It’s a funny thing about mothers and fathers.
Today is all about a book that unites and excites book lovers universally, Matilda. Growing up, I had found an affinity with this little girl and her need to consume the written word, though I was a little behind her – not quite able to read the newspaper at three! Matilda is a fabulous book, a book lovers’ book, and I have also been kept spellbound by this marvellous little girl.
Matilda Wormwood is very special. Reading fluently by the age of four, you’d think she’d be the pride of every parent and yet she’s considered to be nothing more than a nuisance by her own. Fed up, Matilda counts down the days until she can escape her parent’s ignorance and enter school but little does she know she’ll face her biggest adversary yet – the Trunchbull! It will take a superhuman effort to bring this tyrannical woman to her knees but is Matilda the one to do it?
In Matilda Dahl shows that size is irrelevant to power – that even the smallest child can make the biggest impact. Before her kinetic powers kick in, Matilda is still able to best her parents intellectually as well as punish their behaviour with tricks, the hair-dye trick being my favourite! Dahl combines the everyday with the extraordinary by giving Matilda the ability to move things with her mind. Though is this a less fantastical book than his others, Dahl still manages to make the magic believable – oh, how I stared at water glasses when I was little!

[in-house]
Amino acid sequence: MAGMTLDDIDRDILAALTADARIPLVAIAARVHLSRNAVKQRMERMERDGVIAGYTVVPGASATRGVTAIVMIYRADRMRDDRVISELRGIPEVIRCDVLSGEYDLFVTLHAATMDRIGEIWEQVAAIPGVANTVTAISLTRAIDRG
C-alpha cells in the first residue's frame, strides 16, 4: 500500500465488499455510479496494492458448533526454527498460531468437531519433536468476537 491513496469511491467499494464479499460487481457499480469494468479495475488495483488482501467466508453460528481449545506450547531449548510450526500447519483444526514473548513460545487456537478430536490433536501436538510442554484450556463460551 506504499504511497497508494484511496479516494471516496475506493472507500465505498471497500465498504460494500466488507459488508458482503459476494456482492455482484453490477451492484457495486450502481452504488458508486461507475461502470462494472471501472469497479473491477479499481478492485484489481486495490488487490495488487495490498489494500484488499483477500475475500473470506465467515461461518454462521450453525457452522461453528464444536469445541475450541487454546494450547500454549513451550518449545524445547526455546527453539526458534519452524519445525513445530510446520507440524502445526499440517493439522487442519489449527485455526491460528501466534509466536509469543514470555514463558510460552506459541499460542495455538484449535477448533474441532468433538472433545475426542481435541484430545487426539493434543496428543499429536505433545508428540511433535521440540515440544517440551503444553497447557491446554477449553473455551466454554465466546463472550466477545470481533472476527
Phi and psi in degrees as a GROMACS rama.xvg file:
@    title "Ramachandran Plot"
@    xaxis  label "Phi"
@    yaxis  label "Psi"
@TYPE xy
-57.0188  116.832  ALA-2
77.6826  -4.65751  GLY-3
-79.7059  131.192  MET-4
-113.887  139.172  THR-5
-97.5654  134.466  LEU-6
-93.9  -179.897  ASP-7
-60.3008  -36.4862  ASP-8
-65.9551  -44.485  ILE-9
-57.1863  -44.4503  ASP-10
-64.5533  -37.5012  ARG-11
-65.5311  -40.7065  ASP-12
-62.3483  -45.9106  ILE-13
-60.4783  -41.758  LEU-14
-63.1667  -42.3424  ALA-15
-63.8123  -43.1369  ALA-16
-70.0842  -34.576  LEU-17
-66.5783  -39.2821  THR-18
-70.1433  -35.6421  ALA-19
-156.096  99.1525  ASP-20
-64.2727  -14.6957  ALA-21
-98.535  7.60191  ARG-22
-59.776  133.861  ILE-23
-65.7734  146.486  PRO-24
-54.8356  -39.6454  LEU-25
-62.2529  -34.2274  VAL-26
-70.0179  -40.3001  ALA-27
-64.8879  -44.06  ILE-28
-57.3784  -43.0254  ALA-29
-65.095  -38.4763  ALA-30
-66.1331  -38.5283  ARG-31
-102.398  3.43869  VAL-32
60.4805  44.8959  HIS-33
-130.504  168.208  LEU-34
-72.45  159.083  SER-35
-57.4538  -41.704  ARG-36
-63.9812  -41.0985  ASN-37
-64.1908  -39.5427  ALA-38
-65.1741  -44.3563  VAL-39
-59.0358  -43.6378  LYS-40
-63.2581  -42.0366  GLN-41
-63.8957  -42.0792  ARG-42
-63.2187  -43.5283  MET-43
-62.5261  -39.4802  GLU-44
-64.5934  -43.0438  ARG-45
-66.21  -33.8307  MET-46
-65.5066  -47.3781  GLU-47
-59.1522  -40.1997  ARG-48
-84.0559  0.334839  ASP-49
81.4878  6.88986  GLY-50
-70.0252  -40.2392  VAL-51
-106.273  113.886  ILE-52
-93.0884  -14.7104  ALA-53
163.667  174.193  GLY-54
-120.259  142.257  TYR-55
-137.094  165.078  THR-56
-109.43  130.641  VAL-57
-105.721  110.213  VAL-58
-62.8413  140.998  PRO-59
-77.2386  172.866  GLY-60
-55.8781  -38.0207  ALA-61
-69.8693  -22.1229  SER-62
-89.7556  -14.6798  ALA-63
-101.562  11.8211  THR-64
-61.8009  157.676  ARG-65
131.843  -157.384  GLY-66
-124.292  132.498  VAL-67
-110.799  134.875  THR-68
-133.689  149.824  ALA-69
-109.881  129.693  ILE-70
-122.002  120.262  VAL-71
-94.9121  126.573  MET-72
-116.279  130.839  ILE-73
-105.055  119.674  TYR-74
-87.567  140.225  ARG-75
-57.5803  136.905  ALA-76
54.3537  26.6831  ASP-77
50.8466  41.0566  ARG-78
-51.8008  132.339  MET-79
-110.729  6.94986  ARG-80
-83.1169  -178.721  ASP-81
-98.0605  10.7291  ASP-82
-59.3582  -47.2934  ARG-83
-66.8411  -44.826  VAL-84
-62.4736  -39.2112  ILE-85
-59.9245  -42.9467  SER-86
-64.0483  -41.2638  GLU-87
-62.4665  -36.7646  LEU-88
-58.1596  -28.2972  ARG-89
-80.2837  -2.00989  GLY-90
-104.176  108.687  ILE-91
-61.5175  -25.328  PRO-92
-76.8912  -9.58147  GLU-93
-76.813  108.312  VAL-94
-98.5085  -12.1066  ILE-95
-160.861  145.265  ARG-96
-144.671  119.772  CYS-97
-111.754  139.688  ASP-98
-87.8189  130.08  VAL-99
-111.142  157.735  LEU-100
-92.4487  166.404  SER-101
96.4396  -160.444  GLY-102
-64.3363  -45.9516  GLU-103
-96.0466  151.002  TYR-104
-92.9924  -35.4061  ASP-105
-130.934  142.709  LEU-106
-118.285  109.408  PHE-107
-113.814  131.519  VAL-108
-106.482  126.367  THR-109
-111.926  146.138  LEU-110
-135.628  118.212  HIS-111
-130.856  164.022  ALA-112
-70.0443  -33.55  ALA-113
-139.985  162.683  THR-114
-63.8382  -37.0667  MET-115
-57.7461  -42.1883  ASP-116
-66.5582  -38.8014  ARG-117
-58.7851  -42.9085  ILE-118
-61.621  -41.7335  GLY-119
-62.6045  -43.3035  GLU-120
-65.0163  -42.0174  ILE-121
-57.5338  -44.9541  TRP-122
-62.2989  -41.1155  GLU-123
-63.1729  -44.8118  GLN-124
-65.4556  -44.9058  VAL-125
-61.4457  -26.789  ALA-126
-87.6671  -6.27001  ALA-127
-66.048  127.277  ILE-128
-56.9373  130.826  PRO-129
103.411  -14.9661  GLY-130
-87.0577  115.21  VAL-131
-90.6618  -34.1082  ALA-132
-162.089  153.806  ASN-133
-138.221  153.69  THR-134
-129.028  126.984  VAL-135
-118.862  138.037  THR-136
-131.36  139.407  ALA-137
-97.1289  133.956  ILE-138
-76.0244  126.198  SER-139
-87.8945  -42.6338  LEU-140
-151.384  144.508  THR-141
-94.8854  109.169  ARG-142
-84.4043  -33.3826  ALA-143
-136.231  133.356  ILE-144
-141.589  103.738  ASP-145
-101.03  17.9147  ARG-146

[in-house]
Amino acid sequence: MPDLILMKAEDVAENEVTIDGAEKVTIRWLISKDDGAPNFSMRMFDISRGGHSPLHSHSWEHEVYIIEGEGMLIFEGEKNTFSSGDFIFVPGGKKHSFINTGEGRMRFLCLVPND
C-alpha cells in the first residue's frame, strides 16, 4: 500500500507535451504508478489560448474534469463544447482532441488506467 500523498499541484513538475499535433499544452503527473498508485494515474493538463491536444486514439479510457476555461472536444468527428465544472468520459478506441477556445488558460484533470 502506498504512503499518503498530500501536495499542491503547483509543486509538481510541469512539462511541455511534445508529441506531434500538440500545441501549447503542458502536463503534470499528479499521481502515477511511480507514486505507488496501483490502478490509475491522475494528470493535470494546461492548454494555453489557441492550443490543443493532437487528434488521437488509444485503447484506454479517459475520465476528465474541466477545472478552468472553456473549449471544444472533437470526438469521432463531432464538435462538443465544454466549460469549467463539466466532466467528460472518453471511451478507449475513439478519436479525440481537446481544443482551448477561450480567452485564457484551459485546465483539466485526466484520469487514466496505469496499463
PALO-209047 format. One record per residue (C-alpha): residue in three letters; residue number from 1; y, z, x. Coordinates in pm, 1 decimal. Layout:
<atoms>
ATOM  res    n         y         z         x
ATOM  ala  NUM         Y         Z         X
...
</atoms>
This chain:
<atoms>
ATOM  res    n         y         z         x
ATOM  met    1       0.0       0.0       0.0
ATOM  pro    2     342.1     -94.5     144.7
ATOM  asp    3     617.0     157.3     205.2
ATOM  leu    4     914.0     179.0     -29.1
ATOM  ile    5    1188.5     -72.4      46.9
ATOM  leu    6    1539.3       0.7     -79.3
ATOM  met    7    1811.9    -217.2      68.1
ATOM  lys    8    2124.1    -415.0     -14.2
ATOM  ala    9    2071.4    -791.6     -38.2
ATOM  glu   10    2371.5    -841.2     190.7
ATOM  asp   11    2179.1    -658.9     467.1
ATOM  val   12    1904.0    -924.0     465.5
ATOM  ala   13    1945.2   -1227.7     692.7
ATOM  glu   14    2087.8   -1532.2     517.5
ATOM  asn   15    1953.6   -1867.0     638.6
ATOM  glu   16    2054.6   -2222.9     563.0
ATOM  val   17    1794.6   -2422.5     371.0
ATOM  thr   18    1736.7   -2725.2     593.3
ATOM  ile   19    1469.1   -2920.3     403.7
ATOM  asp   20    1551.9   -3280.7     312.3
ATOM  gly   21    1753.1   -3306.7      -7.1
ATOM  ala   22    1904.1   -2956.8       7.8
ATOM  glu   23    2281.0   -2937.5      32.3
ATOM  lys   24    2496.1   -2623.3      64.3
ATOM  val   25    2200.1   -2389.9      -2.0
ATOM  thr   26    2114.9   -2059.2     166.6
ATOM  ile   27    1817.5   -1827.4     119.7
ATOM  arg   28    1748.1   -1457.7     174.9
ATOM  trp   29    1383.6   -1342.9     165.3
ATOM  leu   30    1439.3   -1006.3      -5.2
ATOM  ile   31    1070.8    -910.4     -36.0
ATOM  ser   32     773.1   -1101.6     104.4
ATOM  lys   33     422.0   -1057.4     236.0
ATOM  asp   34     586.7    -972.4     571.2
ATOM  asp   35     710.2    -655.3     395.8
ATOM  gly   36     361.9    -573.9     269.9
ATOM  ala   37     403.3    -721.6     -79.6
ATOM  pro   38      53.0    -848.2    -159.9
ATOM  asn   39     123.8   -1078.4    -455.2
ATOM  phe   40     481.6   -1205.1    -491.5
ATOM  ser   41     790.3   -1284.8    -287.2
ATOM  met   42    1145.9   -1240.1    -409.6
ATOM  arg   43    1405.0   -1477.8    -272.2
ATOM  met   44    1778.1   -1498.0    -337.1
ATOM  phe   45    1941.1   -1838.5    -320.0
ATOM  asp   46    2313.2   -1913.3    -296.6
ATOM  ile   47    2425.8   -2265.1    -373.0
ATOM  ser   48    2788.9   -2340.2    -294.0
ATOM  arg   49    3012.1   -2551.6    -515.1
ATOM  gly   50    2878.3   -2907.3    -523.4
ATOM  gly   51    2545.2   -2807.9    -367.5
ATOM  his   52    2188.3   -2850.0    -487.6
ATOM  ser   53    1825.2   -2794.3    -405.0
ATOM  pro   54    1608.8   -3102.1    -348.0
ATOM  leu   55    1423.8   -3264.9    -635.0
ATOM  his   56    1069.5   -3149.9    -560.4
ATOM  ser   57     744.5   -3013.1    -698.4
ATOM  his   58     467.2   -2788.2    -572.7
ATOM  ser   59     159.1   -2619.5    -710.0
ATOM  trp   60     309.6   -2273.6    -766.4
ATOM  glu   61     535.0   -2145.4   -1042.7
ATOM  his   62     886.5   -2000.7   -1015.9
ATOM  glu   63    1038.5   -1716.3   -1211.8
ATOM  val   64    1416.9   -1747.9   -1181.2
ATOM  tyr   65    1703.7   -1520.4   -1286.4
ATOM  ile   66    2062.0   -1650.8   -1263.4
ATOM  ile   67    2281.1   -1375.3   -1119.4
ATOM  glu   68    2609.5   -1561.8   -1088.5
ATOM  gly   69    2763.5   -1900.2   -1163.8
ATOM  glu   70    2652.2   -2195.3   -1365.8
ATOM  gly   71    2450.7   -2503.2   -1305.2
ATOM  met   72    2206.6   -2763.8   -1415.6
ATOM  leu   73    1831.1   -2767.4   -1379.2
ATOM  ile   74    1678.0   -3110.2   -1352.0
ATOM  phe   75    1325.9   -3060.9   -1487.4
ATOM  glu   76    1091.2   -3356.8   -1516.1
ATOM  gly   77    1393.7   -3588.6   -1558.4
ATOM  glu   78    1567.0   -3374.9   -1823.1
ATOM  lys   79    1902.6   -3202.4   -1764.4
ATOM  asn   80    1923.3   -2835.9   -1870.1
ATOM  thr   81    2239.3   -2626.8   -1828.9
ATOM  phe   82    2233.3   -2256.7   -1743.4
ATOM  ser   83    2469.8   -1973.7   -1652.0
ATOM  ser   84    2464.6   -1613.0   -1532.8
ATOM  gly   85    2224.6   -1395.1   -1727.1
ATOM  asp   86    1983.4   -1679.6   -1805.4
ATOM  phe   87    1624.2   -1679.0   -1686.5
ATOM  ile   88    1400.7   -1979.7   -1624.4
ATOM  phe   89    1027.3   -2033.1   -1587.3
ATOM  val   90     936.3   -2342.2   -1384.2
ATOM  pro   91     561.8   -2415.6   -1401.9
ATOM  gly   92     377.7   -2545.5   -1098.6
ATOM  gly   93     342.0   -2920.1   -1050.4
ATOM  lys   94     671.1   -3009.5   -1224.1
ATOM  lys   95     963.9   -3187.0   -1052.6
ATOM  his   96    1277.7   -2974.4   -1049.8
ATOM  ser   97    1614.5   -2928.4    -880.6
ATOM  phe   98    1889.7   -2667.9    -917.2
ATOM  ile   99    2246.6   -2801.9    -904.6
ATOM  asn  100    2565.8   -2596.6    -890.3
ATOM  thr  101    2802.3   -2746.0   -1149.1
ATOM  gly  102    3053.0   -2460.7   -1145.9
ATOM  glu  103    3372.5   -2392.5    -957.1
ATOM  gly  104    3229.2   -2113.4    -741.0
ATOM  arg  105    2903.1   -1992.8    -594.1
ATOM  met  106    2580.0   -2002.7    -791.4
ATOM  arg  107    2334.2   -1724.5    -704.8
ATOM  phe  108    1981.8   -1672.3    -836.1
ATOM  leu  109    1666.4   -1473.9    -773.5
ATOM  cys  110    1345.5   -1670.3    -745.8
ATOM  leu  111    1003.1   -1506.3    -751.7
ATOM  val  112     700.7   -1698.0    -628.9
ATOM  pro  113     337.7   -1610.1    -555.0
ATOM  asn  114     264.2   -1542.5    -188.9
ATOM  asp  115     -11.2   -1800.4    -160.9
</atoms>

The Trunchbull is everything little children first think teachers are when they start school – but worse! Truly one of the baddest baddies, the Trunchbull tortures children on a daily basis, most notably force-feeding Bruce Bogtrotter rich chocolate cake and throwing Amanda Thripp over the fence by her pigtails. Her enormous stature and bullish ways make her the terror of Matilda’s school and children aren’t her only target.
Everyone wanted a teacher like Miss Honey – sweet, patient and thoughtful – she’s every five year-olds dream! But there is a sadness behind her kind eyes that only Matilda sees. Matilda and Miss Honey develop a beautiful bond, both finding in the other what has been missing from their lives.
Rather than humorous (though there is humour), Matilda is one of Dahl’s more heart-warming stories. There is a darkness lurking throughout – of parental neglect, abuse and, more sinisterly, death – but that doesn’t bog down the tale or stop Matilda from being one of Dahl’s most beloved tales and a truly entertaining read.